Later in the article: "Robert Laughlin, a Nobel prize-winning physicist whose research laid the foundation for Malta, is now a consultant on the project. He met X representatives at a conference a few years ago. They discussed the idea, and the lab ultimately decided to fund the project and build a small team to execute it. Laughin has signed off on the team's designs, and he said his theories have been working with the prototype."
"The system mixes an established technique with newly designed components. "Think of this, at a very simple level, as a fridge and a jet," said Julian Green, the product manager for Malta.Alphabet Wants to Fix Renewable Energy’s Storage Problem — With Salt - Bloomberg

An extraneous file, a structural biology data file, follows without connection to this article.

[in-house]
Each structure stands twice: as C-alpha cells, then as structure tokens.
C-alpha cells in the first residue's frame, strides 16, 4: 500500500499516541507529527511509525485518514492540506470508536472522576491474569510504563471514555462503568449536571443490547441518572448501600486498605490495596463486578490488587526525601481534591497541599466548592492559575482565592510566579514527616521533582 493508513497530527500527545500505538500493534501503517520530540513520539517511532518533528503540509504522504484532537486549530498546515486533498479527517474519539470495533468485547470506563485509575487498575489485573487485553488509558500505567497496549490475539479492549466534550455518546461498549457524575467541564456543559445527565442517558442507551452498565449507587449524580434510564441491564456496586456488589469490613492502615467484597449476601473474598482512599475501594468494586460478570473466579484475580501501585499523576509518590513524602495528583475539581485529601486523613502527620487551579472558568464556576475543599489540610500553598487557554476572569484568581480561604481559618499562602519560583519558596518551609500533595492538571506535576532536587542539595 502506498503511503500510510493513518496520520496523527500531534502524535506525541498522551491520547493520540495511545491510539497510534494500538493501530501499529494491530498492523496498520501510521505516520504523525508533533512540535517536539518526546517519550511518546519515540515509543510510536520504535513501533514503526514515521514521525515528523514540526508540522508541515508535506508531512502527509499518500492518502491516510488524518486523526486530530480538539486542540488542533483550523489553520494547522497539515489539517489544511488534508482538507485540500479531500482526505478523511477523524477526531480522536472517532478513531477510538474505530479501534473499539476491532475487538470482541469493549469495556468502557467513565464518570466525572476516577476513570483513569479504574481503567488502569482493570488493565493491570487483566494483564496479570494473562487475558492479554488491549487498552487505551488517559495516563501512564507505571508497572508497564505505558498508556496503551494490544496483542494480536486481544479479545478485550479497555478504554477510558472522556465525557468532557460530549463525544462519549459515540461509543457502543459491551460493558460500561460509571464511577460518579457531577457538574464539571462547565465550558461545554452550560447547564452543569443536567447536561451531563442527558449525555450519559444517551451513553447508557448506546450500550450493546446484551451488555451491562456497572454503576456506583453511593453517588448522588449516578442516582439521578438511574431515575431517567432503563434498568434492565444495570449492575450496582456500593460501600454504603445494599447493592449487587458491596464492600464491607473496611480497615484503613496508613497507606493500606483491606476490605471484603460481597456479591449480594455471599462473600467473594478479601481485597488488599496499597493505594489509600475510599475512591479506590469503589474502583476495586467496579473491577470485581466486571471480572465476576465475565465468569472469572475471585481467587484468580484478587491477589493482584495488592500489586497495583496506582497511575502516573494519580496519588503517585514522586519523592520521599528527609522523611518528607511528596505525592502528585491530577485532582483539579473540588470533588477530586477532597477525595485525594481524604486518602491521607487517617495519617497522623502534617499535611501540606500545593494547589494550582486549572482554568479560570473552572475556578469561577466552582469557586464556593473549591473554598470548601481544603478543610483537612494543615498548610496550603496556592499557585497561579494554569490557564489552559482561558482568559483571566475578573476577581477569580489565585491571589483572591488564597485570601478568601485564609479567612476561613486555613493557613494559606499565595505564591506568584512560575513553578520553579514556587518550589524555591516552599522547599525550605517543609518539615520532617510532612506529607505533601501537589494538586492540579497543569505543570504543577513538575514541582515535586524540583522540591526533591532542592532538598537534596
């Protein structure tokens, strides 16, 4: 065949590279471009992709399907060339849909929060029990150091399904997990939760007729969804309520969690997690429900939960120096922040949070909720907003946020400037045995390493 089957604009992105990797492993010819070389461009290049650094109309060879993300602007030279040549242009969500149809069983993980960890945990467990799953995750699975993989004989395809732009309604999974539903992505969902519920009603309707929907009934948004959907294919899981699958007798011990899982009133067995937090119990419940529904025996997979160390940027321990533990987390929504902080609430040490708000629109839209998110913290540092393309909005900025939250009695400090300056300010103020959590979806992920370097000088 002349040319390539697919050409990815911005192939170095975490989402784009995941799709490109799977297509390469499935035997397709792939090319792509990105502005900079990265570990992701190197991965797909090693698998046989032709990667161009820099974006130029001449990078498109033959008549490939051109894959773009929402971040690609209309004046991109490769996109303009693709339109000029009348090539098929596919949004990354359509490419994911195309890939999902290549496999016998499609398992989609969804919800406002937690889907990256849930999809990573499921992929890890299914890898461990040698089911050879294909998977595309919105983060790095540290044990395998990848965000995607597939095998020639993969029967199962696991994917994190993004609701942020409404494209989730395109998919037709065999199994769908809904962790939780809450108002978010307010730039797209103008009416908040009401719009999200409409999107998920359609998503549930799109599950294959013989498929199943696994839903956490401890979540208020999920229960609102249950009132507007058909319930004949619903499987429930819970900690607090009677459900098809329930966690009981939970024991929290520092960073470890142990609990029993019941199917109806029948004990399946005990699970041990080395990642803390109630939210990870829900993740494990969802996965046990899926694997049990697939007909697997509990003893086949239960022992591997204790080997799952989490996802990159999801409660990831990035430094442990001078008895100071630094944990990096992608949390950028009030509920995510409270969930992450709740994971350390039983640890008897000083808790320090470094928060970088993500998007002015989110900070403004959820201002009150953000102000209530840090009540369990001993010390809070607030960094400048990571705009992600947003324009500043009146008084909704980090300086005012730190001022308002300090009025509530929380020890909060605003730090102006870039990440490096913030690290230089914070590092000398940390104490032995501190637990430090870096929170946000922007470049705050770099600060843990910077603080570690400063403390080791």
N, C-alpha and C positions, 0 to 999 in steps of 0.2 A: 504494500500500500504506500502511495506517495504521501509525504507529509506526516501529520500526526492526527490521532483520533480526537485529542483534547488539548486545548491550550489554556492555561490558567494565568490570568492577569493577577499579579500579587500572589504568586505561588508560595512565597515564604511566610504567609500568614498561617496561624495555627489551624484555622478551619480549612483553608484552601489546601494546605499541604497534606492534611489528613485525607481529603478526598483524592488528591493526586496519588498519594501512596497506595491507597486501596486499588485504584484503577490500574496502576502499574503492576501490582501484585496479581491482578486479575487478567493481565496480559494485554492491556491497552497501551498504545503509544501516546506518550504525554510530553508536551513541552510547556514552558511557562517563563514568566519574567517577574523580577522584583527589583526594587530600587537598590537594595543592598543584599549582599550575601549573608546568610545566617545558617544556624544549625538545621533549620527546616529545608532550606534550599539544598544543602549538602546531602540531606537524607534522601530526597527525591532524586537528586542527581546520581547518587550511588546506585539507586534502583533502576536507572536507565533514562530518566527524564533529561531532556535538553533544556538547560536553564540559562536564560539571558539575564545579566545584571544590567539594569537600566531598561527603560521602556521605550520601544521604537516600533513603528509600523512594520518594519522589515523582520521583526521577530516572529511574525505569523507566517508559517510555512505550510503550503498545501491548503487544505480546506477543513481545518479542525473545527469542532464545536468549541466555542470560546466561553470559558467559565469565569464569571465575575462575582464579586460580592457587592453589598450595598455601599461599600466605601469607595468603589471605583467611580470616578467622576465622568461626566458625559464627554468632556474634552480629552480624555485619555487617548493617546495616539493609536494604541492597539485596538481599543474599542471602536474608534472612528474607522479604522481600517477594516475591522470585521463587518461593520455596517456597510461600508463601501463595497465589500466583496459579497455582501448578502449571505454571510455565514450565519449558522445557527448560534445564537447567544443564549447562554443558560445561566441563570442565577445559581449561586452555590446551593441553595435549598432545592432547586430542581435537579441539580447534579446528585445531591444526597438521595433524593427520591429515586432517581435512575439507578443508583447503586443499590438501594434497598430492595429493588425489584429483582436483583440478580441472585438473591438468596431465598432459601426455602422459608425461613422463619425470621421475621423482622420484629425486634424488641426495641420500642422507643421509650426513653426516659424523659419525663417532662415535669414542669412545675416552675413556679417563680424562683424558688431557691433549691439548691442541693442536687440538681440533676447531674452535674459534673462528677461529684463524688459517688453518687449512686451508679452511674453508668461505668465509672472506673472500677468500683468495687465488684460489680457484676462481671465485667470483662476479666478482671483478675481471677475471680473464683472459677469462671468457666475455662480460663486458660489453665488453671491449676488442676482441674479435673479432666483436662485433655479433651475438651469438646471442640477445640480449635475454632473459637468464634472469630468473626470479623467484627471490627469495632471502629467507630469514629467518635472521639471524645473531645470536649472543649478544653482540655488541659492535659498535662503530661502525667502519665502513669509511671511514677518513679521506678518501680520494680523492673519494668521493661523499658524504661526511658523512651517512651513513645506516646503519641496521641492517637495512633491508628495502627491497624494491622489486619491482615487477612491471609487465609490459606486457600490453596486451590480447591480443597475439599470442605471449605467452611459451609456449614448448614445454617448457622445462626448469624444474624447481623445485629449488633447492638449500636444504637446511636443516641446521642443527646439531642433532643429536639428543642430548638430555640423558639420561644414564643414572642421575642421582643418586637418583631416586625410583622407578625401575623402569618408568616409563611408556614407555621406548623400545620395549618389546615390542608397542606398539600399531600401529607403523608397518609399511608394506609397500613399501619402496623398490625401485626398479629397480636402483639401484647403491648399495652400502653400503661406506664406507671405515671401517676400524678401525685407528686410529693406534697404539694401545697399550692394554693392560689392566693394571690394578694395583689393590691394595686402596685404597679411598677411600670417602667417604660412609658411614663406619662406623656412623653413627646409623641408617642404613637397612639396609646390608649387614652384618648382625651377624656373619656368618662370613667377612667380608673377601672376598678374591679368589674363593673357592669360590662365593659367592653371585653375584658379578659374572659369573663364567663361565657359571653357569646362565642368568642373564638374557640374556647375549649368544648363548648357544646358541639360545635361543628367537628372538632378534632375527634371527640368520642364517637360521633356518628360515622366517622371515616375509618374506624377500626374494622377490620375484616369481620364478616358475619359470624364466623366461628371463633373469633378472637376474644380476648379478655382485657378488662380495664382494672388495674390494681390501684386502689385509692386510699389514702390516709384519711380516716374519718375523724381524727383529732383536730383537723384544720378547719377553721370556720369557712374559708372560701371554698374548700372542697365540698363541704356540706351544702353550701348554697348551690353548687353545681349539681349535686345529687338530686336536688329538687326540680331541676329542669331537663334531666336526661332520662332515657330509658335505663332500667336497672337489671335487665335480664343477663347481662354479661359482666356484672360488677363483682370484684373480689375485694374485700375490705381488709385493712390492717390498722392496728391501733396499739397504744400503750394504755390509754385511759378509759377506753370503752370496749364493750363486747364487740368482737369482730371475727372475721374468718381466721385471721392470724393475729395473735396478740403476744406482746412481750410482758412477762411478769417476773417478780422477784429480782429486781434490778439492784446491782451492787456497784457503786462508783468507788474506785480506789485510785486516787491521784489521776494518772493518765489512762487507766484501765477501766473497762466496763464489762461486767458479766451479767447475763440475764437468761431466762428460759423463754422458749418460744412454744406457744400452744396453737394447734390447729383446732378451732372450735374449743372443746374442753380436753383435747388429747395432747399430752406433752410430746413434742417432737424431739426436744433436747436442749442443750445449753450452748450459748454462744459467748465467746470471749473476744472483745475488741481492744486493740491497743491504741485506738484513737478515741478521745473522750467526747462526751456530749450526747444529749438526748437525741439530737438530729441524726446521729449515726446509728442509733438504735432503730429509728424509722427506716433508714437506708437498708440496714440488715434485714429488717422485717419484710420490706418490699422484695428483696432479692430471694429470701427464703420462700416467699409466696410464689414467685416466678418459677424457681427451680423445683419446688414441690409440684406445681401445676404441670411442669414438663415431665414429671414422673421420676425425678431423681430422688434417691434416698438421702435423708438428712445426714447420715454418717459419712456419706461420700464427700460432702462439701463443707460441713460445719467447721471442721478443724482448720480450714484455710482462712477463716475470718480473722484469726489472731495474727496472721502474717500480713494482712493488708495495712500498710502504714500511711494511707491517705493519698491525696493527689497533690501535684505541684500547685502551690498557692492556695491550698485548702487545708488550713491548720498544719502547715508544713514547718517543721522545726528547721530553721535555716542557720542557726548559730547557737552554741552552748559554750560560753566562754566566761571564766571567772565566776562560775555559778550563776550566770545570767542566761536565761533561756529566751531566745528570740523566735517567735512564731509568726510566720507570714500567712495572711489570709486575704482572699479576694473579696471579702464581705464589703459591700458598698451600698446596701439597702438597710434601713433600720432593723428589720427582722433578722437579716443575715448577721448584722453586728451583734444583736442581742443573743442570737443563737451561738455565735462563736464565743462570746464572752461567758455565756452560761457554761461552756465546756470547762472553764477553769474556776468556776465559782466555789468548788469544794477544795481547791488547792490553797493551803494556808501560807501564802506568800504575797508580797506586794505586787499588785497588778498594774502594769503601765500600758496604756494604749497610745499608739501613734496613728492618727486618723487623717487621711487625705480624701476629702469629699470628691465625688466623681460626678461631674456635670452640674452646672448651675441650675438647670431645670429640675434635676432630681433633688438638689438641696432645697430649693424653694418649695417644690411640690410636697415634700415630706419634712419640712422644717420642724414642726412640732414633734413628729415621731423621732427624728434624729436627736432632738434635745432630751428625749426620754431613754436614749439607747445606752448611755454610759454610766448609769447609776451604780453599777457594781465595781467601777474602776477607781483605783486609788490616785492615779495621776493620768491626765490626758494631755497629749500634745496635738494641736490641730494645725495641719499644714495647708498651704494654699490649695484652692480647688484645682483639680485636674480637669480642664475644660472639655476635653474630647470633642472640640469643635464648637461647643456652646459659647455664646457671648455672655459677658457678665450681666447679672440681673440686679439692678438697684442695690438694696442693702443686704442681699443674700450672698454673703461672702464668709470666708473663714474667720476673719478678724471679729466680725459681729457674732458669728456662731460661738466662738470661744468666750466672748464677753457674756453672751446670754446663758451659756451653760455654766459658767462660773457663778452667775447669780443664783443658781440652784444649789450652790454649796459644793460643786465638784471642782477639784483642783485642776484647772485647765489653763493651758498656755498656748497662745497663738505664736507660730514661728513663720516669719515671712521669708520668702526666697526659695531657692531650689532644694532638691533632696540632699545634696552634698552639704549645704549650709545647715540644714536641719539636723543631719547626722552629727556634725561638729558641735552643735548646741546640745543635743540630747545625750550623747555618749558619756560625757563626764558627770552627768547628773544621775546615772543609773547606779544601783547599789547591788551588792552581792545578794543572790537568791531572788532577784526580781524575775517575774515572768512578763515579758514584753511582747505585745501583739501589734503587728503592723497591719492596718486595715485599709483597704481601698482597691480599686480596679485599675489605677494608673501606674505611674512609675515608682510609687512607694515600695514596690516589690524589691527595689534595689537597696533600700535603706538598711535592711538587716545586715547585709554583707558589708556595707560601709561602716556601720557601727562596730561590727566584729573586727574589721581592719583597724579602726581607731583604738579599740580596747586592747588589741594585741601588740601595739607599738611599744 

Two tanks are filled with salt, and two are filled with antifreeze or a hydrocarbon liquid. The system takes in energy in the form of electricity and turns it into separate streams of hot and cold air. The hot air heats up the salt, while the cold air cools the antifreeze, a bit like a refrigerator. The jet engine part: Flip a switch and the process reverses. Hot and cold air rush toward each other, creating powerful gusts that spin a turbine and spit out electricity when the grid needs it. Salt maintains its temperature well, so the system can store energy for many hours, and even days, depending on how much you insulate the tanks.
Scientists have already proven this as a plausible storage technique. Malta's contribution was to design a system that operates at lower temperatures so it doesn't require specialized, expensive ceramics and steels. "The thermodynamic physics are well-known to anyone who studied it enough in college," Green said. "The trick is doing it at the right temperatures, with cheap materials. That is super compelling.""